Dartmouth Engineer - The Magazine of Thayer School of EngineeringDartmouth Engineer - The Magazine of Thayer School of Engineering

The Space Weathermen

Space weather researchers William Lotko and Simon Shepherd want to help protect the technological world from solar storms.

By Anna Fiorentino

If meteorologists could have predicted the exact path and strength of Hurricane Sandy, more people might have moved their families and possessions to safer ground.

Similarly, if scientists like Professors William Lotko and Simon Shepherd could forecast the path of radiation hurled into space by solar storms, operators of satellites, spacecraft, planes, and various other vulnerable technological systems could adapt as needed.

Professors William Lotko and Simon Shepherd, left to right
EYES ON THE SKY: Professors William Lotko and Simon Shepherd, left to right, are developing better ways to forecast solar storms. Photograph by Liza Chrust.

Solar storms may look beautiful—they produce the Northern and Southern Lights—but they have the power to wreak havoc on and above Earth. Unleashing enormous amounts of plasma and electromagnetic energy, solar flares and coronal mass ejections (CME) can jeopardize the health of astronauts in space and crews aboard aircraft, damage satellites, and disrupt GPS signals. The largest CMEs—huge squall fronts in the solar wind that warp and puncture the magnetosphere, the protective magnetic cocoon surrounding Earth—can knock out the electric grid, corrode oil and gas pipelines, and cause other technological troubles on Earth.

“When a CME with the right characteristics impacts geospace, electrons and protons permeating the magnetosphere are accelerated to relativistic energies and transported into the hazardous Van Allen radiation belts,” says Lotko. “These charged particles behave like pebbles in a slingshot with the energy in the extended rubber band going into the rock when the slingshot—the stretched magnetic field—is released.”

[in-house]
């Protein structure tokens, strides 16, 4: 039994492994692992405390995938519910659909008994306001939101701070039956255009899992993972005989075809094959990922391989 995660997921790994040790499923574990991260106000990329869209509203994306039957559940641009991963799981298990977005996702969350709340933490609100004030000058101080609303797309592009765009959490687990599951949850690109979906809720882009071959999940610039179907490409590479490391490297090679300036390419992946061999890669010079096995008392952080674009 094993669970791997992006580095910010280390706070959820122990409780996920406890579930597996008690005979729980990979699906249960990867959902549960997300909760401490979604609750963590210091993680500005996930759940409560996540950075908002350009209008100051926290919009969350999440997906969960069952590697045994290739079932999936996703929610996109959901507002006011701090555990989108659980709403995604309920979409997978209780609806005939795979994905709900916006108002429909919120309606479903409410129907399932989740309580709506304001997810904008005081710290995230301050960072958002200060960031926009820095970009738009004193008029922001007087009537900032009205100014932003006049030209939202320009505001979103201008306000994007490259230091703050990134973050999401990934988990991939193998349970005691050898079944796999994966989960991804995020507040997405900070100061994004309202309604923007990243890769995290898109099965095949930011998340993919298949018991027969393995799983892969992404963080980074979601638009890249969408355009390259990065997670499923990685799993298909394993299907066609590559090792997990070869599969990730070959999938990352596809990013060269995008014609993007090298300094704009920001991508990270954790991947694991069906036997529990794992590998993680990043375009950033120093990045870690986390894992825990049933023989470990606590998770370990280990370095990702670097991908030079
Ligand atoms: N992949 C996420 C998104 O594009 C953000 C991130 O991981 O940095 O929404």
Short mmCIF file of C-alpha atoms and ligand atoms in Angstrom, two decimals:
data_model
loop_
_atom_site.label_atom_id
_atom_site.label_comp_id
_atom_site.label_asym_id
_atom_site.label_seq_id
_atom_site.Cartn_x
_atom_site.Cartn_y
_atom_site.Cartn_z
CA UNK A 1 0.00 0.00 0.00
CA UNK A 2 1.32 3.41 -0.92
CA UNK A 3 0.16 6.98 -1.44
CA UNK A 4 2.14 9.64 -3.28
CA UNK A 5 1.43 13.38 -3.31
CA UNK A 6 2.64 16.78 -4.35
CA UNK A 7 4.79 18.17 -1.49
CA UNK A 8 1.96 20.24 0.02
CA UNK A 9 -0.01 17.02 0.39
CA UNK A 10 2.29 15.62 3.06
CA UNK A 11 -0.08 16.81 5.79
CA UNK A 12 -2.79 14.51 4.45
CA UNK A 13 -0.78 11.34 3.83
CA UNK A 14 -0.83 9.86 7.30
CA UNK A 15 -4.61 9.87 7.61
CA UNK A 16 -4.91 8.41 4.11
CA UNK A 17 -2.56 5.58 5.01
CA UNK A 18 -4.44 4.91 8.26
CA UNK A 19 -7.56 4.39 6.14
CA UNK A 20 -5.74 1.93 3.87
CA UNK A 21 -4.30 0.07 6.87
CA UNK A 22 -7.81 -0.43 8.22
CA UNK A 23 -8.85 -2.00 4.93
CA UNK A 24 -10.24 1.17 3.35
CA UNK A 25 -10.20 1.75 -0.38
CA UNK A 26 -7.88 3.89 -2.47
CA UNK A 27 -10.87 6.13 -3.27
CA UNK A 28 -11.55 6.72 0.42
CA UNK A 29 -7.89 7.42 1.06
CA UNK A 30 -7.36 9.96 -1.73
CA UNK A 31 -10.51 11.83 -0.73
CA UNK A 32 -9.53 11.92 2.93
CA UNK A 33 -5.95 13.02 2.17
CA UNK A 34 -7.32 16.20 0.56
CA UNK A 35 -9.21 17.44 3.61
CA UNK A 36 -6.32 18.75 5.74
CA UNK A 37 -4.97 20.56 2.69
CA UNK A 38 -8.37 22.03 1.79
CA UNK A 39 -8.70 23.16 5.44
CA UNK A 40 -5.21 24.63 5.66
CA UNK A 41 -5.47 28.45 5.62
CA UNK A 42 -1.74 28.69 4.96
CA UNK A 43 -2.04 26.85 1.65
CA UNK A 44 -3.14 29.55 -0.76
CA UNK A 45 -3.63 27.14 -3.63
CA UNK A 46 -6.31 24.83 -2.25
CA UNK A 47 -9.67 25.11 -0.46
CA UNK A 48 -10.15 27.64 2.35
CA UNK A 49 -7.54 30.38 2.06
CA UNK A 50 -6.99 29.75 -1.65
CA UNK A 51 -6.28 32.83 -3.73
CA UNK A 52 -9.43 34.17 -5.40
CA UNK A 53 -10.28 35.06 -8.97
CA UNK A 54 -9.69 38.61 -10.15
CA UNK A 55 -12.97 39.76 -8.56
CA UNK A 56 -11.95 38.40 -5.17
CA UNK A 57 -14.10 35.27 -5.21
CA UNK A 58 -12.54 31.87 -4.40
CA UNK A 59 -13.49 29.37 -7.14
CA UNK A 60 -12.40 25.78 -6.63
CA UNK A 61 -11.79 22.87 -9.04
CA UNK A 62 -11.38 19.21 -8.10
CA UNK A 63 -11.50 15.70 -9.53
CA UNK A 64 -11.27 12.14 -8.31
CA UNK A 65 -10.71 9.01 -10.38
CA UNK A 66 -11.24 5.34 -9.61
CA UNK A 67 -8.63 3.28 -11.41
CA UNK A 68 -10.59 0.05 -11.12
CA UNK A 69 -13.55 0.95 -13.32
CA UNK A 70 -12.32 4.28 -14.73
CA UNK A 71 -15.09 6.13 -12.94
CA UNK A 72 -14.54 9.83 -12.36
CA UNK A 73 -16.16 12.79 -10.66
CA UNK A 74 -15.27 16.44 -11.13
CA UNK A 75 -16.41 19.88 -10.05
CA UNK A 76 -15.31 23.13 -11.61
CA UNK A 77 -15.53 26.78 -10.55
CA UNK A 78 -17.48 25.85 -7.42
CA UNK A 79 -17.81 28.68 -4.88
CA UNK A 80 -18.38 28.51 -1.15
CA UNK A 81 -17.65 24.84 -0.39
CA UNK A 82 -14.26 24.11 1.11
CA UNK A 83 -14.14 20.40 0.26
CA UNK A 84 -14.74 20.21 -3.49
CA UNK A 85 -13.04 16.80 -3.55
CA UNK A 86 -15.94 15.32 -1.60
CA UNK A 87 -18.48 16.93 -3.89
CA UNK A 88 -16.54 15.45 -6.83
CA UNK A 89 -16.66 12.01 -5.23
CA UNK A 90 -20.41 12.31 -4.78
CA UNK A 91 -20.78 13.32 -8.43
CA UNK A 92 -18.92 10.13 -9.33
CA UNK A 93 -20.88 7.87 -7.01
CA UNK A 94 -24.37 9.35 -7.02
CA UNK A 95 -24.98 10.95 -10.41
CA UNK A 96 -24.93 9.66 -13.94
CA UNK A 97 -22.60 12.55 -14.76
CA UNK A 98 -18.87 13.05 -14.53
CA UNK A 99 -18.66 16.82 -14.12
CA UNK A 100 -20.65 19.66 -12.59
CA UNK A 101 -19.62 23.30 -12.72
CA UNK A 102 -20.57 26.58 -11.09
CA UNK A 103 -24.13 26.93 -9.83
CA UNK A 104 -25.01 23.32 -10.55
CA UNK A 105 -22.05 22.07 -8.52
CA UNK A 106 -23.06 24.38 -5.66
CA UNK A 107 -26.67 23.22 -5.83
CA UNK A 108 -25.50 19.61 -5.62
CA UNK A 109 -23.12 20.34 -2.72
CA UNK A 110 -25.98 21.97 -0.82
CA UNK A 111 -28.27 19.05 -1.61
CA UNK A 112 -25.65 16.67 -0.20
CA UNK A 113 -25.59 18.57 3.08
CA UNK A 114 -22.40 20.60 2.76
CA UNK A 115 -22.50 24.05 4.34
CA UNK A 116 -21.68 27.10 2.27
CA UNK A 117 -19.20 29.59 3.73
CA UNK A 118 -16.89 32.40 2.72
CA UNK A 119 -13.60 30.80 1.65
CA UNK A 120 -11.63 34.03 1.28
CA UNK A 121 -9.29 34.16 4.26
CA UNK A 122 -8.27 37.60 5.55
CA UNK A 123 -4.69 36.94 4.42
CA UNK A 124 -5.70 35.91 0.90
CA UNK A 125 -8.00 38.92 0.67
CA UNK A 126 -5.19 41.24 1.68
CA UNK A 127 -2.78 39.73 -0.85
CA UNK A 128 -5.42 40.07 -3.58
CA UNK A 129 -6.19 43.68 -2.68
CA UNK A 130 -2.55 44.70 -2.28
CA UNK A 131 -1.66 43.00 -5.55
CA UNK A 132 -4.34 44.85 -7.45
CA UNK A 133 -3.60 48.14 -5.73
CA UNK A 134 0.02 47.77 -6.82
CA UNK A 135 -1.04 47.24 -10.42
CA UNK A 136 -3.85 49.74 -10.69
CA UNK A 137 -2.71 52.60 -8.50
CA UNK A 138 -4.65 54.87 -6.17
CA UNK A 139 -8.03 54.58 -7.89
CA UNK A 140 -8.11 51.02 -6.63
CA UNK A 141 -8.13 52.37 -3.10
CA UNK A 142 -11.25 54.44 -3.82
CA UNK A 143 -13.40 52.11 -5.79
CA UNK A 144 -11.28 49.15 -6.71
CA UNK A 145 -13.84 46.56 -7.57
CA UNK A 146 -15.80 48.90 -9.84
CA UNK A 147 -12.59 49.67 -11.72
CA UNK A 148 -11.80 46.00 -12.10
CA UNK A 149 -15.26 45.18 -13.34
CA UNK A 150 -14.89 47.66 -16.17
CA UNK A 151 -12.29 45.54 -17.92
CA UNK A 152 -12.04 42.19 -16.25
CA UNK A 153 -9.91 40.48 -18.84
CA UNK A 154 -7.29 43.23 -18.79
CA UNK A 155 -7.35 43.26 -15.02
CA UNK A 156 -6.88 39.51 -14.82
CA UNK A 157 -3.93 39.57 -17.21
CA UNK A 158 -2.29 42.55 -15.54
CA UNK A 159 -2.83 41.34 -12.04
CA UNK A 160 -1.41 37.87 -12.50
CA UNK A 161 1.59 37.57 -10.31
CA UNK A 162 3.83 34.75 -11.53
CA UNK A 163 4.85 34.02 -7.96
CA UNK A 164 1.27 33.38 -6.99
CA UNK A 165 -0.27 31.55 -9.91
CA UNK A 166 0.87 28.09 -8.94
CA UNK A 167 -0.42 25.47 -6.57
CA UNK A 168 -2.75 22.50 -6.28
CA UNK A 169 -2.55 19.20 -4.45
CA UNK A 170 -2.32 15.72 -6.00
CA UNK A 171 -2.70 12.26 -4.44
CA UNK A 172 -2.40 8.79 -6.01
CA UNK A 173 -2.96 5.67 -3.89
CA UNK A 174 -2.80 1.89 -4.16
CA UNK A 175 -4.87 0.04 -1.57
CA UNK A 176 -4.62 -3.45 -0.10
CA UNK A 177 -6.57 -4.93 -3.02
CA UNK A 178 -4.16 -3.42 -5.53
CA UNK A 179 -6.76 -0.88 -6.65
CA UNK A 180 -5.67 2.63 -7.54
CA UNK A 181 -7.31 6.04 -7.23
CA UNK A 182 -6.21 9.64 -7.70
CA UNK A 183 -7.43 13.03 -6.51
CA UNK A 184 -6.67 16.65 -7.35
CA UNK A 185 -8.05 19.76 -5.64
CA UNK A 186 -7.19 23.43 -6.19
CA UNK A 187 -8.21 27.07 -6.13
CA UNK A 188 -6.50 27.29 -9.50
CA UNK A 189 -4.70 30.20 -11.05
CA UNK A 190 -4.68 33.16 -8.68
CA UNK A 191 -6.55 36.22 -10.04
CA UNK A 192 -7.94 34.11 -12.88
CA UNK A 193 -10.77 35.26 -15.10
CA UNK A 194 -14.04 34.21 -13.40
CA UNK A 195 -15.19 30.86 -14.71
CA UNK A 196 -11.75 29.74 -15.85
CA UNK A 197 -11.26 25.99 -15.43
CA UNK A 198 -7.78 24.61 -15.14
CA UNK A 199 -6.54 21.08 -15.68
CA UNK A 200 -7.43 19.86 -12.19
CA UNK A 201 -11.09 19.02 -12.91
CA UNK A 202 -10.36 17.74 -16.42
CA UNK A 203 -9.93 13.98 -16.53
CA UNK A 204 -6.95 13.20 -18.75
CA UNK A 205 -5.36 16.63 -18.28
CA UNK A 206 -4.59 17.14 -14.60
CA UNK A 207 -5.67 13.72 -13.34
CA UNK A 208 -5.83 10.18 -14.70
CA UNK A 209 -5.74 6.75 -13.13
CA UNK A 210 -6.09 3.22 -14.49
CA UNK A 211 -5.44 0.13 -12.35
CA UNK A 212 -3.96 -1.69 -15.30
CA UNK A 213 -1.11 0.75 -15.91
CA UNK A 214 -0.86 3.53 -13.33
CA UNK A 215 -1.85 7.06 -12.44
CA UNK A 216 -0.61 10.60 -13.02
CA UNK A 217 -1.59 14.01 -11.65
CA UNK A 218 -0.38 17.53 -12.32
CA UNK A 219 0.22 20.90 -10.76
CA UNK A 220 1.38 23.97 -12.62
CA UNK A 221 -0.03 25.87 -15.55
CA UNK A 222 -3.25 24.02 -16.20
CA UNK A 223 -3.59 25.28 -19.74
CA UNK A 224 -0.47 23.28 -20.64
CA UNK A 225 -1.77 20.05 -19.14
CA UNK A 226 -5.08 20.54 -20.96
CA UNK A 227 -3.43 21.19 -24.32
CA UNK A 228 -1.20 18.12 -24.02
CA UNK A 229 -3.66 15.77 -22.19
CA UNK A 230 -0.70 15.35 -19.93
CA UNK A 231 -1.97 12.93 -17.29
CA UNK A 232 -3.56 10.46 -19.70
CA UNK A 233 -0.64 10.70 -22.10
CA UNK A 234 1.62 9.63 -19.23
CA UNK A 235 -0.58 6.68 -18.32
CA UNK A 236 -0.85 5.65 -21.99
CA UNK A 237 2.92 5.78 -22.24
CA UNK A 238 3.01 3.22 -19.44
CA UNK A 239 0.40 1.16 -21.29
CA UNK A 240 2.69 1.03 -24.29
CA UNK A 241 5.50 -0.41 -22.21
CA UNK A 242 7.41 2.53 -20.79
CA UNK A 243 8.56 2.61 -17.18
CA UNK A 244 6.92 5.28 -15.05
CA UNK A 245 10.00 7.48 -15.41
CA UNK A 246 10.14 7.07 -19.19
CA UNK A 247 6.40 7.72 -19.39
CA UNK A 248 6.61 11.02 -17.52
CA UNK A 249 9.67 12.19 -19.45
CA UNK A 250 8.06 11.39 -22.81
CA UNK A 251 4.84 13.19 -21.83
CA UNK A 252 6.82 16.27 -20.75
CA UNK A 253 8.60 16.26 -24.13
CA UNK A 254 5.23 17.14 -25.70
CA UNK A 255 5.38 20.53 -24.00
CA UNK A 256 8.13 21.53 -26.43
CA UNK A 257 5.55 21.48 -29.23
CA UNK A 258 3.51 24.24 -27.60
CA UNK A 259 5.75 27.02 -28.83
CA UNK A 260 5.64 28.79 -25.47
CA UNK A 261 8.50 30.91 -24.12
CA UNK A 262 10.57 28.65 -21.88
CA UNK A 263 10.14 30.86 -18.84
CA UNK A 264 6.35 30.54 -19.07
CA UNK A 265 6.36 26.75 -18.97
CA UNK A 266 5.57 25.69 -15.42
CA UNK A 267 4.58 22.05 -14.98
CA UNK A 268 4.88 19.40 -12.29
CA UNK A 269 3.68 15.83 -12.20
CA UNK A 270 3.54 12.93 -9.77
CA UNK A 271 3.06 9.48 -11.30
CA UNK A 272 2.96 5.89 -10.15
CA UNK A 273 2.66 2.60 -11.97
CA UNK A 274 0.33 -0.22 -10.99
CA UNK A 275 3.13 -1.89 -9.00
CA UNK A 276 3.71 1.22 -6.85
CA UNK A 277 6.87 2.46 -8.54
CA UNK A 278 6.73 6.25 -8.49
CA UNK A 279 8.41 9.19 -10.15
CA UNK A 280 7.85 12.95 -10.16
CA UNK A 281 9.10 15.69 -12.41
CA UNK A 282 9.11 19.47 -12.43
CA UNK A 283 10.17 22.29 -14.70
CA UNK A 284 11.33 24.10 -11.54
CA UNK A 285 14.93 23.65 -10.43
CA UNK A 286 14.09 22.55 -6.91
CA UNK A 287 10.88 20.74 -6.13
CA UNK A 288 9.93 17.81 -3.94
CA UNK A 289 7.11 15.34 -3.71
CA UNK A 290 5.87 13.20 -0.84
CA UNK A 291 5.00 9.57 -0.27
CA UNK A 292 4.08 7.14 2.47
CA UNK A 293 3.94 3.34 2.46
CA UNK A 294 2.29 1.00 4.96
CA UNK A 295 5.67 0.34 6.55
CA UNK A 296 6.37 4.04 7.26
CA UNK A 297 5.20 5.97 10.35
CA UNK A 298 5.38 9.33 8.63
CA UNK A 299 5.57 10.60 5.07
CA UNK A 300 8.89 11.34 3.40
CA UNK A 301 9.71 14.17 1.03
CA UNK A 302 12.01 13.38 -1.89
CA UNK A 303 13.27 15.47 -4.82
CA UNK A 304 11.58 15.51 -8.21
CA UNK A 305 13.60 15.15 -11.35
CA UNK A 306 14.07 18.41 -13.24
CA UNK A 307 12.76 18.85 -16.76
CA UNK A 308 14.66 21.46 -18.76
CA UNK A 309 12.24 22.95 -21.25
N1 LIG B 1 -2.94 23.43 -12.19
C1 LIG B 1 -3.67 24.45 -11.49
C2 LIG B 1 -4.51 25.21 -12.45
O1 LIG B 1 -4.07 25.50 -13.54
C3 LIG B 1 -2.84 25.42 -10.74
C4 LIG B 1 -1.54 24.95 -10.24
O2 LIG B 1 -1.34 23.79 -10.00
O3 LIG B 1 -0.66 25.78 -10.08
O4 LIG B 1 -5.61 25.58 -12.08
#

Although scientists are far ahead of where they once were in predicting when these events will take place—on spaceweather.com anyone can find out if a solar storm is on its way—there is much more to understand.

“People already know when the storm is coming, based on observing explosions on the sun,” says Shepherd. “But because a CME usually takes several days to get here, distortions happen along the way that complicate factors, like the amount of mass, the speed, and orientation of the sun’s magnetic field.”

Both Shepherd and Lotko are probing such complexities at a particularly relevant time: a solar maximum. “Right now we’re entering a period where more sunspots are occurring, so you’re more likely to see a massive solar storm,” says Shepherd. “An apocalyptic solar storm might happen every few hundred years, with a few ‘superstorms’ occurring every solar cycle, approximately every 11 years.”

During the largest recorded solar storm, the Carrington Event of 1859, a CME reached Earth in 17 hours instead of a few days. Aurorae were seen across the world, and telegraph systems caught fire because of the huge currents flowing in the wires. In 1989 a huge CME knocked out power for 6 million people in Quebec.

With enough advance notice of bursts of solar radiation, people could shut down sensitive equipment in satellites, change load distributions in power lines, reroute power on the electric grid to lower latitudes, and siphon off electrical currents from pipelines. Astronauts could avoid space walks and retreat into the most shielded interior spaces of spacecraft. Airlines could steer clear of polar regions to minimize crew and passenger exposure to radiation.

Lotko and Shepherd are working on ways to extend the window of advance warning.


Modeling Space Weather

A coronal mass ejection explodes from the sun
SOLAR STORM: A coronal mass ejection explodes from the sun. Photograph courtesy of NASA/Solar Dynamics Observatory.